In late February, the Wall Street Journal reported that Eataly, an international chain of food emporiums, is planning to open a theme park devoted to food in Bologna in 2015. “Promoters of the project, which would be named Fico Eataly World and cost about €40 million ($54.9 million) to develop, describe it as a Disneyland of food,” the Journal’s Alessia Pirolo reported.
That moniker stuck. The phrase “Disneyland of food” has appeared in virtually every article about the planned amusement park, and it seems to be the impetus of virtually every negative opinion of Eataly World cited in said articles. “Sounds like something for tourists,” a Roman woman told NPR, “We Italians have no need for such a theme park.” Hugh Merwin of Grub Street snarked, “The chief executive of the fund-management company backing the project says Eataly World should be generating the equivalent of $118 million in revenue by 2019, which means we can definitely expect to have Eataly-branded spumoni water-skiing in Tampa by 2025.” A commenter on a Daily Beast article on the topic earlier this week wrote, “I am very disappointed in Eataly doing something so centralized and soulless.”
But no one should be surprised by Eataly’s announcement. Eataly World—and the phrase “Disneyland of food”—hint at the paradox that has so far served Eataly very well (in the U.S., at least). Eataly has tried to have it both ways: It is a multimillion-dollar corporation that projects the image of being a high-quality, rarefied specialty store. Eataly’s enormous outlets, which boast internal restaurants, bars, butchers, fishmongers, and much more, are already mini-Disneylands. When Eataly opened in Manhattan, the New York Times’ Sam Sifton asked,
Is Eataly a menace (so big and corporate) or an answered prayer (OMG, they sell Barilla bucatini)? Does it represent a step forward for Italian food at the upper end of the economic spectrum of New York, or is it simply a mass-market retail play that capitalizes on the fame of its most visible partners, Mario Batali, Joe Bastianich and his mother, Lidia Bastianich?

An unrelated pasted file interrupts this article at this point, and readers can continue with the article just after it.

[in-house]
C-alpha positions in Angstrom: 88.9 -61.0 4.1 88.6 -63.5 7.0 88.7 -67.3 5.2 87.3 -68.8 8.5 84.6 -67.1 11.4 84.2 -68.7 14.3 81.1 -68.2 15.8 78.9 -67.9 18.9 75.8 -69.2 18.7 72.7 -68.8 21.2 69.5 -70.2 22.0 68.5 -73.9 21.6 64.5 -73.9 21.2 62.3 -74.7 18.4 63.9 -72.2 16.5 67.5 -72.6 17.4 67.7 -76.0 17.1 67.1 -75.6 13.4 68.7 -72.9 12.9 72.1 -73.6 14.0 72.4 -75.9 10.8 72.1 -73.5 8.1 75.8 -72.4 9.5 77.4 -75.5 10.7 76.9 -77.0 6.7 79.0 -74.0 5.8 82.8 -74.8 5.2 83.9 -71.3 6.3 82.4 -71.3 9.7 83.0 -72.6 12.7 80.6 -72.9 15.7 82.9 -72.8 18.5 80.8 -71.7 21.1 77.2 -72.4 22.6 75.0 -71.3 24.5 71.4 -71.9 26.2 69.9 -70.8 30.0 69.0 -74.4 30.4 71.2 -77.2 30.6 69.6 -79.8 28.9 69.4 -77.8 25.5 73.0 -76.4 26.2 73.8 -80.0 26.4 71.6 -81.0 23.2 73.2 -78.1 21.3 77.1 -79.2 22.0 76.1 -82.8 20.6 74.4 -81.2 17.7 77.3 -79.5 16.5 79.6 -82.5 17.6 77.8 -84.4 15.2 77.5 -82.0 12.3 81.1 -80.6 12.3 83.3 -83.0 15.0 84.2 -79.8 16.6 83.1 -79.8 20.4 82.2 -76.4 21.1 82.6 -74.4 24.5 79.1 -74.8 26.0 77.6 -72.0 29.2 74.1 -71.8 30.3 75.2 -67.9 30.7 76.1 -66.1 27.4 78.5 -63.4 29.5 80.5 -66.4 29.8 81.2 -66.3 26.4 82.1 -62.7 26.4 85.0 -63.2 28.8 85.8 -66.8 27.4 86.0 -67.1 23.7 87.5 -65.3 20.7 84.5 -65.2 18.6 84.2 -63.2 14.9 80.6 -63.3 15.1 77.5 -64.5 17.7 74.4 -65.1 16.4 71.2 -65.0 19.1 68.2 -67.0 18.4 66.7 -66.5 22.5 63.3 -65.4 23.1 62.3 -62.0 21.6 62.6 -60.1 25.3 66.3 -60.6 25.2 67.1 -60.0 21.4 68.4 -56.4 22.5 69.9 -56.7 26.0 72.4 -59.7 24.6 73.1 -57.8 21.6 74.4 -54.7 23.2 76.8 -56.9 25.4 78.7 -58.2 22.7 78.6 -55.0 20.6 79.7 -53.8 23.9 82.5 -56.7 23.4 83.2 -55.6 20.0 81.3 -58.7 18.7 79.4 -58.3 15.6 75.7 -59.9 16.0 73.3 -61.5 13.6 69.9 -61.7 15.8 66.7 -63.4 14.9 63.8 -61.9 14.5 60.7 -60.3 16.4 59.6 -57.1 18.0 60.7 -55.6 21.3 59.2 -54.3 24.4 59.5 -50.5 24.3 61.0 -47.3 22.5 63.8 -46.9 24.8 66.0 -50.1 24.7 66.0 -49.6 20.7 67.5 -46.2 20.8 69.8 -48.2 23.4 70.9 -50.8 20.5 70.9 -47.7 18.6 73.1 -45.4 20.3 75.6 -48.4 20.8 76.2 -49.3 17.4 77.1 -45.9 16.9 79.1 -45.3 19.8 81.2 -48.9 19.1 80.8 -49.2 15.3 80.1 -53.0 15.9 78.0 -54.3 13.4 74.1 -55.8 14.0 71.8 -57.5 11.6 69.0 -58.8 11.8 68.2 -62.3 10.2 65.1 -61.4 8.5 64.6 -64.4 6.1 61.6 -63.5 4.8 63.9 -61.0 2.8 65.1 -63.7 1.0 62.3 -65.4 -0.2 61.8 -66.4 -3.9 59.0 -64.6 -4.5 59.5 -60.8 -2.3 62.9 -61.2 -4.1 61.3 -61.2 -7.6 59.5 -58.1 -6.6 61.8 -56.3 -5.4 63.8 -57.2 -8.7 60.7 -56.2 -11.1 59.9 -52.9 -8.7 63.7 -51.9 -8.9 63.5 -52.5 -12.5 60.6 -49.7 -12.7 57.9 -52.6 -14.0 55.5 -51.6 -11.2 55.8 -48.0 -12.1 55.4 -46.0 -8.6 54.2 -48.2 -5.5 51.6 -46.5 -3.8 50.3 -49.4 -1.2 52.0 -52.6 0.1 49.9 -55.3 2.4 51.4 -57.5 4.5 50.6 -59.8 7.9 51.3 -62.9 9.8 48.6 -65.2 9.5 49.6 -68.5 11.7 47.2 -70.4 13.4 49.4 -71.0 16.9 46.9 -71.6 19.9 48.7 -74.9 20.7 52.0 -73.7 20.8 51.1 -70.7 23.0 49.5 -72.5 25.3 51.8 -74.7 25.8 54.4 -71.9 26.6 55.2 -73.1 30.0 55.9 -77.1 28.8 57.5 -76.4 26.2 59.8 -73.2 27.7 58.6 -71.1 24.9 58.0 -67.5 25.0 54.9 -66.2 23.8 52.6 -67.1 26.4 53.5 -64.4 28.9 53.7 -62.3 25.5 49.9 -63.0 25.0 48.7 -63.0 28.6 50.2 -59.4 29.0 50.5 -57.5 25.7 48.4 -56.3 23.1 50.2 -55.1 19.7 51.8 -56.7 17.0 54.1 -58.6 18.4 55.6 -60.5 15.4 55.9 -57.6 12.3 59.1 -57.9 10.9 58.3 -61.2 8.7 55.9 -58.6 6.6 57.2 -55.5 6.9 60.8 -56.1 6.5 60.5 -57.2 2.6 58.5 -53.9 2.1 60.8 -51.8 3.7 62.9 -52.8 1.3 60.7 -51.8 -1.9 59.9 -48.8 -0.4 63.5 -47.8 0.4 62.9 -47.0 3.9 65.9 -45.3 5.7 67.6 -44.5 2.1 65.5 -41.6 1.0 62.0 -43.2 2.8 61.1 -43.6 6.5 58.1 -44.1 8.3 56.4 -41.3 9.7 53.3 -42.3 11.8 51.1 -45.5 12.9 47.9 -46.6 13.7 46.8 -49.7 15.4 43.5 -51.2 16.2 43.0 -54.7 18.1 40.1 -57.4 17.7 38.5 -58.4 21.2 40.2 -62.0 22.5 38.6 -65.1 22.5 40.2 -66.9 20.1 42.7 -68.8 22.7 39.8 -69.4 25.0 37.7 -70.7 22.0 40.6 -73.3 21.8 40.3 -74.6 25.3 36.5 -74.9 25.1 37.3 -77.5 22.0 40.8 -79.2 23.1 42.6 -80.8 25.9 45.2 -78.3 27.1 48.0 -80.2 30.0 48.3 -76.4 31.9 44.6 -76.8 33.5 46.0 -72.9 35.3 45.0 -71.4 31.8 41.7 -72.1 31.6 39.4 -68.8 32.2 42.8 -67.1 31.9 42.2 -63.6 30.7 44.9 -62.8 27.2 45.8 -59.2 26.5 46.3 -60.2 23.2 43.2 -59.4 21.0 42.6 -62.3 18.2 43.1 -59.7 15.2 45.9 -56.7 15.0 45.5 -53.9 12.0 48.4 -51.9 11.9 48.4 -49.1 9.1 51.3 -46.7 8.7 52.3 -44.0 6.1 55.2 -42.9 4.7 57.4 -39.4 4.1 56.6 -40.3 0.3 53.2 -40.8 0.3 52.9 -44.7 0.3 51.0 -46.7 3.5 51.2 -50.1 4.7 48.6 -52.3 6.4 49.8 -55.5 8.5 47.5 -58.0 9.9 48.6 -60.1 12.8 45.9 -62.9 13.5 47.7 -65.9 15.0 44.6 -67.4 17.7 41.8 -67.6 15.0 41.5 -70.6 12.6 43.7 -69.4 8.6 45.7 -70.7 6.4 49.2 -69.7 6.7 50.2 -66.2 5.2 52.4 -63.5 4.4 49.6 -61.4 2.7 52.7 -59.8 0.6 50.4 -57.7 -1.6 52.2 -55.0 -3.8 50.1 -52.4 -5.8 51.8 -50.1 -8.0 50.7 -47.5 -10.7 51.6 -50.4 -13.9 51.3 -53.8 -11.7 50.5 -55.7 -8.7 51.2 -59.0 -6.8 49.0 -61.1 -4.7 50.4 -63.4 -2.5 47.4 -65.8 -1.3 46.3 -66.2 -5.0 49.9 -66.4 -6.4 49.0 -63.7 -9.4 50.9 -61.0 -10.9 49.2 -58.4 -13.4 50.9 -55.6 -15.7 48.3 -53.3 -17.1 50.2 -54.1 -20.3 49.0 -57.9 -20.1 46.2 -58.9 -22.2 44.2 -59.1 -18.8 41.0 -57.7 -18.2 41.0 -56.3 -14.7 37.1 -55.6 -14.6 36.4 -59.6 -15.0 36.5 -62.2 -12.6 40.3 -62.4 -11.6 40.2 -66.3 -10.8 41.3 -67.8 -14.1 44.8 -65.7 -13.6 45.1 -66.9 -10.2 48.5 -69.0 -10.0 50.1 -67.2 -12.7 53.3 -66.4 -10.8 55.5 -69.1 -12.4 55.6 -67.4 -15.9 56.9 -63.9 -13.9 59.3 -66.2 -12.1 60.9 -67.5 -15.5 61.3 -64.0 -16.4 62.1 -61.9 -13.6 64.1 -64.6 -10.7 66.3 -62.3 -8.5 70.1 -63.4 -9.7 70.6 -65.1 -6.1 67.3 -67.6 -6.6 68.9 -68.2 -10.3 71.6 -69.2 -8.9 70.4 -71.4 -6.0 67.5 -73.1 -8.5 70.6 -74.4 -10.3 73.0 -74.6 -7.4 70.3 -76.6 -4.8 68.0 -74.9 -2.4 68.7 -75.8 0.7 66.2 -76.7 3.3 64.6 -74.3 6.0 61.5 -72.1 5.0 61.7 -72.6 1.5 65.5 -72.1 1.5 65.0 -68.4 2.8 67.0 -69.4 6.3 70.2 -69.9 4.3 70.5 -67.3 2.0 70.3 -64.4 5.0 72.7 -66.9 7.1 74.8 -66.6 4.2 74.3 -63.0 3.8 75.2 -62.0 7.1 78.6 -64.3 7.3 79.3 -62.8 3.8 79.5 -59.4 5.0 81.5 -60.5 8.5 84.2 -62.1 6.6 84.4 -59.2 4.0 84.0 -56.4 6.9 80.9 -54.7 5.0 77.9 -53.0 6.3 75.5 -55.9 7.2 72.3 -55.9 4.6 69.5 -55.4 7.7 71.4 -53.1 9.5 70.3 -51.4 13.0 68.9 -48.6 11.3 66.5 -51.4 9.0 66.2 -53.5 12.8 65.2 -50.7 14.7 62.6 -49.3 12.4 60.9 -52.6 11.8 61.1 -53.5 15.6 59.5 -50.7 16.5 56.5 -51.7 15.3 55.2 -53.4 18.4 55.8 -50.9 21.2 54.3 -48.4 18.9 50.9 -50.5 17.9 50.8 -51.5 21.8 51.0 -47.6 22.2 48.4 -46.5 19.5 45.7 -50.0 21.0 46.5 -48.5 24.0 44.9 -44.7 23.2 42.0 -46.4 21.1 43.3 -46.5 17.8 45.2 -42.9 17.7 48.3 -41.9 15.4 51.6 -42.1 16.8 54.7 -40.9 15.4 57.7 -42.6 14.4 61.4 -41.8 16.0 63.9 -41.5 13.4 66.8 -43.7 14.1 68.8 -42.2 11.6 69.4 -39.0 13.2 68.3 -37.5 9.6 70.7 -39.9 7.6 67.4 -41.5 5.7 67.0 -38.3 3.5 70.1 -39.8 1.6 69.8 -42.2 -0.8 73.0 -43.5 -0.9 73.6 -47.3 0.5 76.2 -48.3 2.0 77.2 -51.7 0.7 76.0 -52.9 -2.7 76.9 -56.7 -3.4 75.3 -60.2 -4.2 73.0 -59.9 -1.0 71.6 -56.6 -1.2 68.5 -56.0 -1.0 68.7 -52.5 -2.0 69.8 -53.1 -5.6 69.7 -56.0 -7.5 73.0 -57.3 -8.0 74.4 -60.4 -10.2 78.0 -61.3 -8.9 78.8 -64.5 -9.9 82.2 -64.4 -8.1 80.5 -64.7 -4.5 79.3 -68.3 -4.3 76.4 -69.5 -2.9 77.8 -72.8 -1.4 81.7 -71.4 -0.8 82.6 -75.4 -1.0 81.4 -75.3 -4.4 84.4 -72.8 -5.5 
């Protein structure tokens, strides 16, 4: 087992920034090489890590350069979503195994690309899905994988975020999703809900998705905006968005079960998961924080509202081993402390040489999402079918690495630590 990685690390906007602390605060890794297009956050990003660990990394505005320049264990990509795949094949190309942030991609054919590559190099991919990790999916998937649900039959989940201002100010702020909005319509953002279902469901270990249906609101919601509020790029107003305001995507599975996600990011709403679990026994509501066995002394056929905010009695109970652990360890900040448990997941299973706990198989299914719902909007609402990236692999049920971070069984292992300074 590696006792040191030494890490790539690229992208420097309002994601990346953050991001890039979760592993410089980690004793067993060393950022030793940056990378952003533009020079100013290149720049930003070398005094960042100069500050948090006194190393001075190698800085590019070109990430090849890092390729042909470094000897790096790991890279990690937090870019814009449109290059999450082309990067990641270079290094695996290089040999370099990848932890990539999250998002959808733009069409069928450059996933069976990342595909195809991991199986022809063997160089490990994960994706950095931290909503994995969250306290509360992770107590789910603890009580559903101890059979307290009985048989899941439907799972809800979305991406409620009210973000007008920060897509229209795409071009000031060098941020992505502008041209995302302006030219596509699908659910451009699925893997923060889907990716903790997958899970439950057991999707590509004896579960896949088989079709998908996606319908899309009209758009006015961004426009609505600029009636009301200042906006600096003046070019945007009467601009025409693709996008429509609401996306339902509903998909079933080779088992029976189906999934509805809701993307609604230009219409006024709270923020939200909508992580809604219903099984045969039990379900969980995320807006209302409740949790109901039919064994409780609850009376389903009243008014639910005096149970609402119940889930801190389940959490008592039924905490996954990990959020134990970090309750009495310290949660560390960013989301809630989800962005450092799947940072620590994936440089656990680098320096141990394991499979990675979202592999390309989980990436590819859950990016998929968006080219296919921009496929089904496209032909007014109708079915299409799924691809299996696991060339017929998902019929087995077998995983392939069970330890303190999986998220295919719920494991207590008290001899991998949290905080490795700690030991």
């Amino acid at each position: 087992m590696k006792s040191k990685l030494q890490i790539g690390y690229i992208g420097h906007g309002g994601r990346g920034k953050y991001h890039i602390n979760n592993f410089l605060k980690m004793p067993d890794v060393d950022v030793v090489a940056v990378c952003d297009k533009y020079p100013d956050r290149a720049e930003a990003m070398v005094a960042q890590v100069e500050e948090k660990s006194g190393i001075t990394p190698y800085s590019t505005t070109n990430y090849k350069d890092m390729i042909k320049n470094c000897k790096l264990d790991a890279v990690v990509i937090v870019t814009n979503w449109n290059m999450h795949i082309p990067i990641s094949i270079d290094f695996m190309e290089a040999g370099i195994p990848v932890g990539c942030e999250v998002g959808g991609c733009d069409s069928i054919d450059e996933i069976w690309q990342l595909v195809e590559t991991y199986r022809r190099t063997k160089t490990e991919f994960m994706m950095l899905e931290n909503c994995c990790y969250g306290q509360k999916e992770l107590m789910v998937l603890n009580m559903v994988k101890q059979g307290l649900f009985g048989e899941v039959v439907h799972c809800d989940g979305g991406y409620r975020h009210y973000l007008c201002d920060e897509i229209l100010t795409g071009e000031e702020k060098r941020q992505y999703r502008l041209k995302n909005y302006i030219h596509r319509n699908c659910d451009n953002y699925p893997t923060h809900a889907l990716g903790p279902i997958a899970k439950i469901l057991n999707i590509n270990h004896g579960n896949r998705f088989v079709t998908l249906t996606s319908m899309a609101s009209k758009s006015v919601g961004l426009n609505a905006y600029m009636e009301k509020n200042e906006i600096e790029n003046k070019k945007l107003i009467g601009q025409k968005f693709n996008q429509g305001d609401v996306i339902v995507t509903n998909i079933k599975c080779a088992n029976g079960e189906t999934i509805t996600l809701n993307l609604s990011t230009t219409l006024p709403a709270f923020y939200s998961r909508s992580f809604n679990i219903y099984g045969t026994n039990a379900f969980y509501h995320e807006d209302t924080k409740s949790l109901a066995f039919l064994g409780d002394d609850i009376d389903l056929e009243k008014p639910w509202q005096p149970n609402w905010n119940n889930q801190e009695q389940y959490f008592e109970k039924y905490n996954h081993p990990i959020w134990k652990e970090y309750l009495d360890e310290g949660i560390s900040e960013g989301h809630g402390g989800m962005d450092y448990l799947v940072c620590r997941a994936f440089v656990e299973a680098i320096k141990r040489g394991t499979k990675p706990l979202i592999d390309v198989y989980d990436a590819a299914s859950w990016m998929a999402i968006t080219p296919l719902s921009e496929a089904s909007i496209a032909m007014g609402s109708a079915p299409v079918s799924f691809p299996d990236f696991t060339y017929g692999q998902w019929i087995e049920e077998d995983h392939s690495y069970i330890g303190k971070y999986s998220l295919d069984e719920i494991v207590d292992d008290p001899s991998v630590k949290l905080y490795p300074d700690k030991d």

Sifton answers yes to both of these questions. Eataly has always walked a fine line—and one of the main reasons it’s enjoyed a reputation among Americans as a foodie mecca is that it’s so inaccessible. The only American branches of Eataly are in New York and Chicago, which means that New Yorkers and Chicagoans get to feel like they’re part of a special club.
Eataly’s mistake in announcing its new venture, then, was not in the idea itself: A theme park for foodies is simply a logical extension of what Eataly already is. The problem was the way Eataly framed the message: Disneyland, to most Americans, connotes populist, materialistic excess—everything that the kind of people who shop at Eataly like to pretend they’re immune to. If Eataly had kept the idea the same but announced Eataly World as a “gastronomic education center,” I doubt the reaction would be so negative.
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